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Growing together

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Community gardens are flourishing across the region
Jamie Howington was one of the new gardeners tending a plot at the restored Blue Heron Community Garden last summer. [Photo by Rhonda Nowak]
Cameron Radcliff, left, and Kaleb Rigby, work at the community garden in Blue Heron Park in Phoenix. [Jamie Lusch / Mail Tribune]
Trea Connor, with the city of Phoenix, works on rebuilding the playground at Blue Heron Park in Phoenix. [Jamie Lusch / Mail Tribune]
Sandy Wine, a member of the Blue Heron Community Garden steering committee, shows a native pollinator plant donated by the Pollinator Project of Rogue Valley. [Photo by Rhonda Nowak]

Community gardens have sprouted around the valley, growing in many neighborhoods and in most cities.There are small gardens and large gardens, many with vegetables, fruit and flowers.

“The biggest part of it is the sense of community,” said Mary Foster, a Master Gardener with the Jackson County Master Gardener Association.

She said the gardens are a place to socialize and get to know your neighbors, while endeavoring to try your hand at earning a green thumb.Her organization provides a list of some two dozen community gardens in Jackson County at jacksoncountymga.org/community-garden-grants/.

The Jackson County Housing Authority, which manages low-income housing, has nine community gardens from White City to Ashland.

Foster said the list doesn’t contain all the community gardens in the valley.

Her own work with community gardens locally began in the early 2000s. Foster was working with kids in a Jackson County shelter and taught them gardening techniques.

Some 15 years ago, she received a $5,000 Carpenter Foundation grant and received the support of the city of Phoenix to establish a community garden in Blue Heron Park.

Foster remembers going around to different apartments in the area to see what people wanted in the garden.

“I remember one woman said just one word: ‘Flores,’ which means flowers in Spanish,” she said.

The site for the garden had terrible riverbed soil, Foster remembers.

“We had to bring in soil for $4,700, and that used up almost all the money,” she said. “We were begging for a shed.”

The garden has 20 20-by-20-foot plots as well as a children’s garden.

In 2006, after Foster retired from the Southern Oregon Education Service District, she got involved in a food-sharing gardening project with ACCESS.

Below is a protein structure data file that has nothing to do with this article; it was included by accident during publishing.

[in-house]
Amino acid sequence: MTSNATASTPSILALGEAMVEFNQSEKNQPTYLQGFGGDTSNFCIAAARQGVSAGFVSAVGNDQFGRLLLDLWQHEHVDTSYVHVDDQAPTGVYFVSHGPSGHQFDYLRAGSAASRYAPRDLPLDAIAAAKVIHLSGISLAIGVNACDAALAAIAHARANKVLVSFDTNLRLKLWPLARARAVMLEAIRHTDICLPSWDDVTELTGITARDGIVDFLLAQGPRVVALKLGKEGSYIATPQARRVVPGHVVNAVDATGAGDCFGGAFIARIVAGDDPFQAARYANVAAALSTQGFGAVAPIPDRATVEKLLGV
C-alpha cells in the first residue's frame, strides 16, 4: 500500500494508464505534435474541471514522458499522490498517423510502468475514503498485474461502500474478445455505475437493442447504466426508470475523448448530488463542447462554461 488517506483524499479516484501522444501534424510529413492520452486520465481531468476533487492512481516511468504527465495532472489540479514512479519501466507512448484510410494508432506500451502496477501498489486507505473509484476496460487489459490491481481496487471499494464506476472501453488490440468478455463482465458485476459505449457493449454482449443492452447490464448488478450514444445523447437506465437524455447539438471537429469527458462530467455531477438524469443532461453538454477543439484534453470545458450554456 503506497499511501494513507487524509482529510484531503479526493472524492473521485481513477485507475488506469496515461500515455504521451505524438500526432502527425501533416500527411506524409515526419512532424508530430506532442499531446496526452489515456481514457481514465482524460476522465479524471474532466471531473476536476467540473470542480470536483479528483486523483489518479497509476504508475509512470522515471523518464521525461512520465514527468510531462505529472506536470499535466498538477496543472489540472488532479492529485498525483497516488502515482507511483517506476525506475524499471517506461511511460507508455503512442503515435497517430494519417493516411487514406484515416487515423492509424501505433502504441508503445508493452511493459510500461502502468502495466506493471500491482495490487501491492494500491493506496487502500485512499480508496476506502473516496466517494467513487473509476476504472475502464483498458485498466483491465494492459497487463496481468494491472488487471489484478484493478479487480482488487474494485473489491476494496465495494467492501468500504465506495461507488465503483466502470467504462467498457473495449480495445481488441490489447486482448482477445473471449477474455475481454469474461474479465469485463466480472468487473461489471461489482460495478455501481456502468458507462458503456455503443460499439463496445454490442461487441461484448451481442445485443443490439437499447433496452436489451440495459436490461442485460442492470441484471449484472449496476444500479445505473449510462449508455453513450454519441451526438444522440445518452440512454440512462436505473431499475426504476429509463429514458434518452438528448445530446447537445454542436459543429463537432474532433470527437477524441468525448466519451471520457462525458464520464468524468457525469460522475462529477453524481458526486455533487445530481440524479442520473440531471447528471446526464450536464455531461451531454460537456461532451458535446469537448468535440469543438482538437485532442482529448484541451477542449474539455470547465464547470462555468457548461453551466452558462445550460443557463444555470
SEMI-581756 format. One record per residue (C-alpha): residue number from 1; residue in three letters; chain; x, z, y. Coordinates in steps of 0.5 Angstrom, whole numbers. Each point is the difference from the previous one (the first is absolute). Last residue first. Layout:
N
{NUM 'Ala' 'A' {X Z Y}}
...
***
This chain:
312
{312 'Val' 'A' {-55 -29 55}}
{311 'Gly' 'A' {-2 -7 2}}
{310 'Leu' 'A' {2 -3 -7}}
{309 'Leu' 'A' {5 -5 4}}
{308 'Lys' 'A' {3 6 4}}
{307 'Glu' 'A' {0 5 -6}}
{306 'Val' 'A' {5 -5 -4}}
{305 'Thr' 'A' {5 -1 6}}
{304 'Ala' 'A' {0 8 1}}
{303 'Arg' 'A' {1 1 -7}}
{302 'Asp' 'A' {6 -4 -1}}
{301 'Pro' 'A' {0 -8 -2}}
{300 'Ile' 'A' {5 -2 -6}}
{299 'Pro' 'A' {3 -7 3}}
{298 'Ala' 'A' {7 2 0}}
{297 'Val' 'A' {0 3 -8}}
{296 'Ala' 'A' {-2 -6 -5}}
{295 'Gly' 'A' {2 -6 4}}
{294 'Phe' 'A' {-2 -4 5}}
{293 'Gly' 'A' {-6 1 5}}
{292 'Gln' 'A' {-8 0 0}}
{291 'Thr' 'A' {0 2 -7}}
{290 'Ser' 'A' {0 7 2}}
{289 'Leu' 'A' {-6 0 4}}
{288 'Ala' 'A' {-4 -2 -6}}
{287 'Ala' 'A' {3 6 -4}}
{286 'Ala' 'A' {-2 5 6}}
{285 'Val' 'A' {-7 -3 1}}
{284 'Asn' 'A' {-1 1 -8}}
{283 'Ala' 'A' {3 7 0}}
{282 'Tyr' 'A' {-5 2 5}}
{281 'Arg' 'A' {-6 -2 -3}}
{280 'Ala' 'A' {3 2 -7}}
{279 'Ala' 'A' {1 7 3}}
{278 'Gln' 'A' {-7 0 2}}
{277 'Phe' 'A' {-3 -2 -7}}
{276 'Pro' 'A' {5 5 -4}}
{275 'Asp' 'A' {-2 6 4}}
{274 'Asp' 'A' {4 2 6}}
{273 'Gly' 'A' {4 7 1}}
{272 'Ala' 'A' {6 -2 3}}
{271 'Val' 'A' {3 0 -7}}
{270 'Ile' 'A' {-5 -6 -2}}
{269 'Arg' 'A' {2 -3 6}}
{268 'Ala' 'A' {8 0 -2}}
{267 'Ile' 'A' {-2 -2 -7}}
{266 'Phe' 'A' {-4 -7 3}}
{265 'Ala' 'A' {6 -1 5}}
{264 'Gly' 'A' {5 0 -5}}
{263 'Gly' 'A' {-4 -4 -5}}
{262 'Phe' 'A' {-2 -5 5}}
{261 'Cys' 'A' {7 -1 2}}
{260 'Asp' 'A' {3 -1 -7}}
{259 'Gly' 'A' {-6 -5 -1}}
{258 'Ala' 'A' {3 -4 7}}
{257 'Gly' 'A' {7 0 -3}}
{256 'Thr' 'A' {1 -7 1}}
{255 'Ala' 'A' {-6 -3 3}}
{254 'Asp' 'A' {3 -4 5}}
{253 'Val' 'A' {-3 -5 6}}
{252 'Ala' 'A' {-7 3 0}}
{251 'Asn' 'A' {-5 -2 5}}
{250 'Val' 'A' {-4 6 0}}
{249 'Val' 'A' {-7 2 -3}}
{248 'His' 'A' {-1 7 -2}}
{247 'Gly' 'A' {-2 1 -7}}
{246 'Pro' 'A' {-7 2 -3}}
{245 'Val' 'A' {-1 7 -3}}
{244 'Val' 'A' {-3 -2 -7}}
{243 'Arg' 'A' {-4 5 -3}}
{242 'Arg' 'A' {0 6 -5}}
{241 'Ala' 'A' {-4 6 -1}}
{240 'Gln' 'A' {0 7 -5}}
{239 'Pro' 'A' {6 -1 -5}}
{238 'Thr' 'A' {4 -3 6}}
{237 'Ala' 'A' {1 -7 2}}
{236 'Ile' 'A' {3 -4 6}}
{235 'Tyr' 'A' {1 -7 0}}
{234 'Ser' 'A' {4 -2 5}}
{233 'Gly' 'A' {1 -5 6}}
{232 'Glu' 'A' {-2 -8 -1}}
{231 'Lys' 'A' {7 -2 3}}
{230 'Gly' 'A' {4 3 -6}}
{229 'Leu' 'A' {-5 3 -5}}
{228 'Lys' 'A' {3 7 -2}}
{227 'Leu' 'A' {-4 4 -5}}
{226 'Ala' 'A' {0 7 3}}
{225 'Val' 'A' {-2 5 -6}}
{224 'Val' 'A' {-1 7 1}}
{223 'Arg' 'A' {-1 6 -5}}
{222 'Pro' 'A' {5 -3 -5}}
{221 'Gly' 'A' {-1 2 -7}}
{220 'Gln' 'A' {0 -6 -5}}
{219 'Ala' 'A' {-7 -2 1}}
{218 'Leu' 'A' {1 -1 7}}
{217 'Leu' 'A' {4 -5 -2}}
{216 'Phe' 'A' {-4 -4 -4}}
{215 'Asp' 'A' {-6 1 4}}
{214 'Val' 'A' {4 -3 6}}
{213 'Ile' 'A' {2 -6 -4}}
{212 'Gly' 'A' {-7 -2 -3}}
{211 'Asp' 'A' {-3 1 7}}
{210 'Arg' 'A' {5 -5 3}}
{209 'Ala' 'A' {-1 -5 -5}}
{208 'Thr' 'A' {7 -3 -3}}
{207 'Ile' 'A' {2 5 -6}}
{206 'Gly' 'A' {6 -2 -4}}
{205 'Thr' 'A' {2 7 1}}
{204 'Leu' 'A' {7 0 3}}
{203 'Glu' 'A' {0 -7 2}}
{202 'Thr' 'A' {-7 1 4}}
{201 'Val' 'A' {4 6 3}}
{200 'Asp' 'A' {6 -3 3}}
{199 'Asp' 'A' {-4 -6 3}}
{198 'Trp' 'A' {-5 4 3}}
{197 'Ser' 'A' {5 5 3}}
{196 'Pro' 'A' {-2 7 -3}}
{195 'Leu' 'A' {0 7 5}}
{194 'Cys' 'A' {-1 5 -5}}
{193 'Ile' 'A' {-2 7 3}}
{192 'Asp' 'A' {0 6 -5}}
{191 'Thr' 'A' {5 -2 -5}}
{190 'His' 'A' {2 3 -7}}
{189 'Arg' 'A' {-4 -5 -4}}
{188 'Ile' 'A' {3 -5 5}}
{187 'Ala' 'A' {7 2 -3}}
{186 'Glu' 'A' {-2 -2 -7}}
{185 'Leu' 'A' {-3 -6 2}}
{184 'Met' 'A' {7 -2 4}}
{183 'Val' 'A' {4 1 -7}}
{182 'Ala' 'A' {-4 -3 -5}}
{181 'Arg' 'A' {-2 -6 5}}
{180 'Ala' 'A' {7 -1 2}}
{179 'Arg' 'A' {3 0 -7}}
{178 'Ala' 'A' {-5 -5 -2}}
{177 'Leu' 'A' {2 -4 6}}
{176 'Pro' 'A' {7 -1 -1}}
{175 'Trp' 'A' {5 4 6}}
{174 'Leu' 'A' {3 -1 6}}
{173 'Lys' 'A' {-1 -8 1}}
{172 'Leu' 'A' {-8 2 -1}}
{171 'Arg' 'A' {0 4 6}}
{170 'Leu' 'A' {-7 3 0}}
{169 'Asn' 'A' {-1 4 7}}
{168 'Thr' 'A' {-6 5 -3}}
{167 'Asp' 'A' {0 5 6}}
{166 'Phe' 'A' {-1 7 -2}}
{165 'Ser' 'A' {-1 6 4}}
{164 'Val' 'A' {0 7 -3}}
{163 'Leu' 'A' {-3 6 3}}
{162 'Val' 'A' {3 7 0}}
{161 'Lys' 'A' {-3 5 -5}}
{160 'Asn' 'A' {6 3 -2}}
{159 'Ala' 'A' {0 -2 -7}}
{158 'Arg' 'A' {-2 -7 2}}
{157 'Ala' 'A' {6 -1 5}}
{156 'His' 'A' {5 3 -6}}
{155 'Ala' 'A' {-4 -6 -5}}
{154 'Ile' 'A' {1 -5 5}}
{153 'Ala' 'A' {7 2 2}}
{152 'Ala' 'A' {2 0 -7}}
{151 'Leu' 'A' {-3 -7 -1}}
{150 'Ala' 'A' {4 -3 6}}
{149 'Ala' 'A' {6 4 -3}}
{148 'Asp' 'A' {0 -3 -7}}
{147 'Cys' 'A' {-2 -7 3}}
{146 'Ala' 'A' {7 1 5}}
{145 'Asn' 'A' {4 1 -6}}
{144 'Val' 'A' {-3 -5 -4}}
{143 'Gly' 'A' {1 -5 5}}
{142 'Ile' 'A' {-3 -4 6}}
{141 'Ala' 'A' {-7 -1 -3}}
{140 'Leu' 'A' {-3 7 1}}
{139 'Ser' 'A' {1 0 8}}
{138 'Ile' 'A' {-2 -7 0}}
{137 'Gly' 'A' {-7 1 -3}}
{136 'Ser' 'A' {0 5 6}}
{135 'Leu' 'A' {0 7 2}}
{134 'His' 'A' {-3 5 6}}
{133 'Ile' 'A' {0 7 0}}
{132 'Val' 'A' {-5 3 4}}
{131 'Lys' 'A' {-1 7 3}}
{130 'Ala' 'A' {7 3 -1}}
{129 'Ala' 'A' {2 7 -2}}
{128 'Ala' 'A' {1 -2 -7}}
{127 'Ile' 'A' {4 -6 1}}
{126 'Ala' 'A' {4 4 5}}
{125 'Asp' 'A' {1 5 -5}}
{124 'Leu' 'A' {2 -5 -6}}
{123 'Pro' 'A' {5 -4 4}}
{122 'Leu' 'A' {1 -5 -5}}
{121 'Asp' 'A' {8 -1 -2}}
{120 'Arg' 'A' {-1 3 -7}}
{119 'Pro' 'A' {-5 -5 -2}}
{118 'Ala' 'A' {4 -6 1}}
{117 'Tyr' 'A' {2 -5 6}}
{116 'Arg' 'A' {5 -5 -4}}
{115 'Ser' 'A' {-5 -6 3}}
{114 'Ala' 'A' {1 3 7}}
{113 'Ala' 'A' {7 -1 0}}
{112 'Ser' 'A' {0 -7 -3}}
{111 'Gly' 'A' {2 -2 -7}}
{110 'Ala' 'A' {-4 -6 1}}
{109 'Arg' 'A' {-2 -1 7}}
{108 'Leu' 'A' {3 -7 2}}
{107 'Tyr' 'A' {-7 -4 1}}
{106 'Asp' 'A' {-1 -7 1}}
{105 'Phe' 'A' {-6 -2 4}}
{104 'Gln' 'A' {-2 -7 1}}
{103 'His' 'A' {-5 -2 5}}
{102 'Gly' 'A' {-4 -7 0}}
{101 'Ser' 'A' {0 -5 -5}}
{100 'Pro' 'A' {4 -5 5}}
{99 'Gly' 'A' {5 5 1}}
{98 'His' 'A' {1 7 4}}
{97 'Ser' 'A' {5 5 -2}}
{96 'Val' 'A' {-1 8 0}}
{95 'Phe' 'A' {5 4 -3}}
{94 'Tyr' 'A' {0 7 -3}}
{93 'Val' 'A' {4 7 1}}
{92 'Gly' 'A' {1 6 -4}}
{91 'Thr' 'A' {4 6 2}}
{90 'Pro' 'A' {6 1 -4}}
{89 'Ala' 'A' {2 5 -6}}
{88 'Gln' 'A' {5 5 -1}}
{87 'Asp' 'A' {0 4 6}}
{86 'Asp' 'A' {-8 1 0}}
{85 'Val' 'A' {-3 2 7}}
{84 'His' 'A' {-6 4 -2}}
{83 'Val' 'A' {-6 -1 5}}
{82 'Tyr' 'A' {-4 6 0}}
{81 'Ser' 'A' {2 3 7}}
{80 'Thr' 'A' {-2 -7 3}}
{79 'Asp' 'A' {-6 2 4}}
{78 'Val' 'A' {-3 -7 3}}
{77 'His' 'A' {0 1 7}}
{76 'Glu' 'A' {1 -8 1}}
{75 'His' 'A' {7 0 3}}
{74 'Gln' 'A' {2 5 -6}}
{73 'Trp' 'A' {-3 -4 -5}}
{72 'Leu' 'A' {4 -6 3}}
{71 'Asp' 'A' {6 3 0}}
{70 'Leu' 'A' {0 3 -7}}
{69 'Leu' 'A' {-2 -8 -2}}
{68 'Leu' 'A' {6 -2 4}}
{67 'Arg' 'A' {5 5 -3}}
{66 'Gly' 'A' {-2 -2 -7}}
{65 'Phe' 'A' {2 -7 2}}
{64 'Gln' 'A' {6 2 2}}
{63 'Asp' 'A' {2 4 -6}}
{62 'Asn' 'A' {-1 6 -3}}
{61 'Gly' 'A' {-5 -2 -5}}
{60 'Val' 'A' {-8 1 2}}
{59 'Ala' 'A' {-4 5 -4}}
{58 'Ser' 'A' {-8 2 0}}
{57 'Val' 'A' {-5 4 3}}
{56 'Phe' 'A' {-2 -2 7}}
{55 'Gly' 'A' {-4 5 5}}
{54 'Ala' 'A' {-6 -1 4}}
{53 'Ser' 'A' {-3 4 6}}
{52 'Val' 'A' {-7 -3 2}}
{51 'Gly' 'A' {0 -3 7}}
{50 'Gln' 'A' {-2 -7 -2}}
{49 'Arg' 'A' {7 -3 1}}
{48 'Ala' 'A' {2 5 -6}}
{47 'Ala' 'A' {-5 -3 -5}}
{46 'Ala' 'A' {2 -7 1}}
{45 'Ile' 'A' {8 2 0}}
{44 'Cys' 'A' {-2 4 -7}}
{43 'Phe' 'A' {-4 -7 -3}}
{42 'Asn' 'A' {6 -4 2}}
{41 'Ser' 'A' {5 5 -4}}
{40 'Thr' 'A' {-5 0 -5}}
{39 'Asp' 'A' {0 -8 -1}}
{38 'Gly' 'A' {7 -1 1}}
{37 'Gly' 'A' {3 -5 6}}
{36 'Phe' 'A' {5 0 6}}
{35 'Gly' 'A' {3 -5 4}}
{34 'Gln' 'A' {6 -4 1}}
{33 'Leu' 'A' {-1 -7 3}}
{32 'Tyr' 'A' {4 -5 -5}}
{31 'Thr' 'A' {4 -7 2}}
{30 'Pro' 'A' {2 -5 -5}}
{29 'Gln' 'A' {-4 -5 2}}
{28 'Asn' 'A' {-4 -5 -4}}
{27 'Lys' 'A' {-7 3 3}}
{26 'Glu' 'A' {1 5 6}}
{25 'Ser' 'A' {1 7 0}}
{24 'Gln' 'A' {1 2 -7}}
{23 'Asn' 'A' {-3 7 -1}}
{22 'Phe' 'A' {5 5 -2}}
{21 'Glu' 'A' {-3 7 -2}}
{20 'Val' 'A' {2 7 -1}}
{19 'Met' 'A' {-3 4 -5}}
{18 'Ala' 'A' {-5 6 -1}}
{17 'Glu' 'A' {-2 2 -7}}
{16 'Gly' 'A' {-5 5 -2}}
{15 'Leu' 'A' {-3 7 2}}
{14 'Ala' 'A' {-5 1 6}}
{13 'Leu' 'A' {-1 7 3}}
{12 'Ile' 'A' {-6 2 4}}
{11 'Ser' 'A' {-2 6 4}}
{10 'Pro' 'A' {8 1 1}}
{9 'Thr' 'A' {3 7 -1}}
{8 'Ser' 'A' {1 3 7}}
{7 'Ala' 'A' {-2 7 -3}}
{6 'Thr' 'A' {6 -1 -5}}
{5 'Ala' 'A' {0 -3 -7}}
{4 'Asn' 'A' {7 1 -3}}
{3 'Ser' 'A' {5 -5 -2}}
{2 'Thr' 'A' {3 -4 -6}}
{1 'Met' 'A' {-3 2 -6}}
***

“We started a community gardening network about 15 years ago,” she said.

There can be fees attached to joining a community garden to help pay for water and other services.

The local Master Gardener association also offers a grant program to help start community gardens.

The Jackson County Master Gardener Association Community Garden Grant Committee, in collaboration with the Oregon State University Extension Service Master Gardener Program, helps assist with establishing community gardens throughout Jackson County.

Some of the requirements for the grant include the applicant being sponsored by a nonprofit, the garden has to be in an established location, gardeners have to participate in the garden, produce cannot be sold, the garden has to have clearly stated policies and procedures, and it must have an ongoing educational component.

To learn more about starting a community garden, cvontact Foster at 541-482-5283 or abdia-ziz10@charter.net.

If you really become serious about growing things, you can become a Master Gardener. There are costs associated with the program, and you have to put in some time. It requires 45 hours of volunteer service, 21 of which is at the Master Gardener Plant Clinic, which operates at the Southern Oregon Research and Extension Center on Hanley Road in Central Point and at the Grower’s Market in Medford.

To learn more, see https://jacksoncountymga.org/become-a-master-gardener/.

Another useful network for community gardening is the American Community Gardening Association, which links 2,000 gardens in the U.S. and Canada. Its website, www.communitygarden.org, lists 12 gardens in the Grants Pass/Medford area that are members of the organization.

Sandy Wine, a Master Gardener who is involved in the Blue Heron Park garden, said a portion of all Master Gardeners produce goes to ACCESS, which provides food and other services to the poor in Jackson County.

Reach freelance writer Damian Mann at dmannnews@gmail.com.

Click here to read the 2022 edition of Our Valley.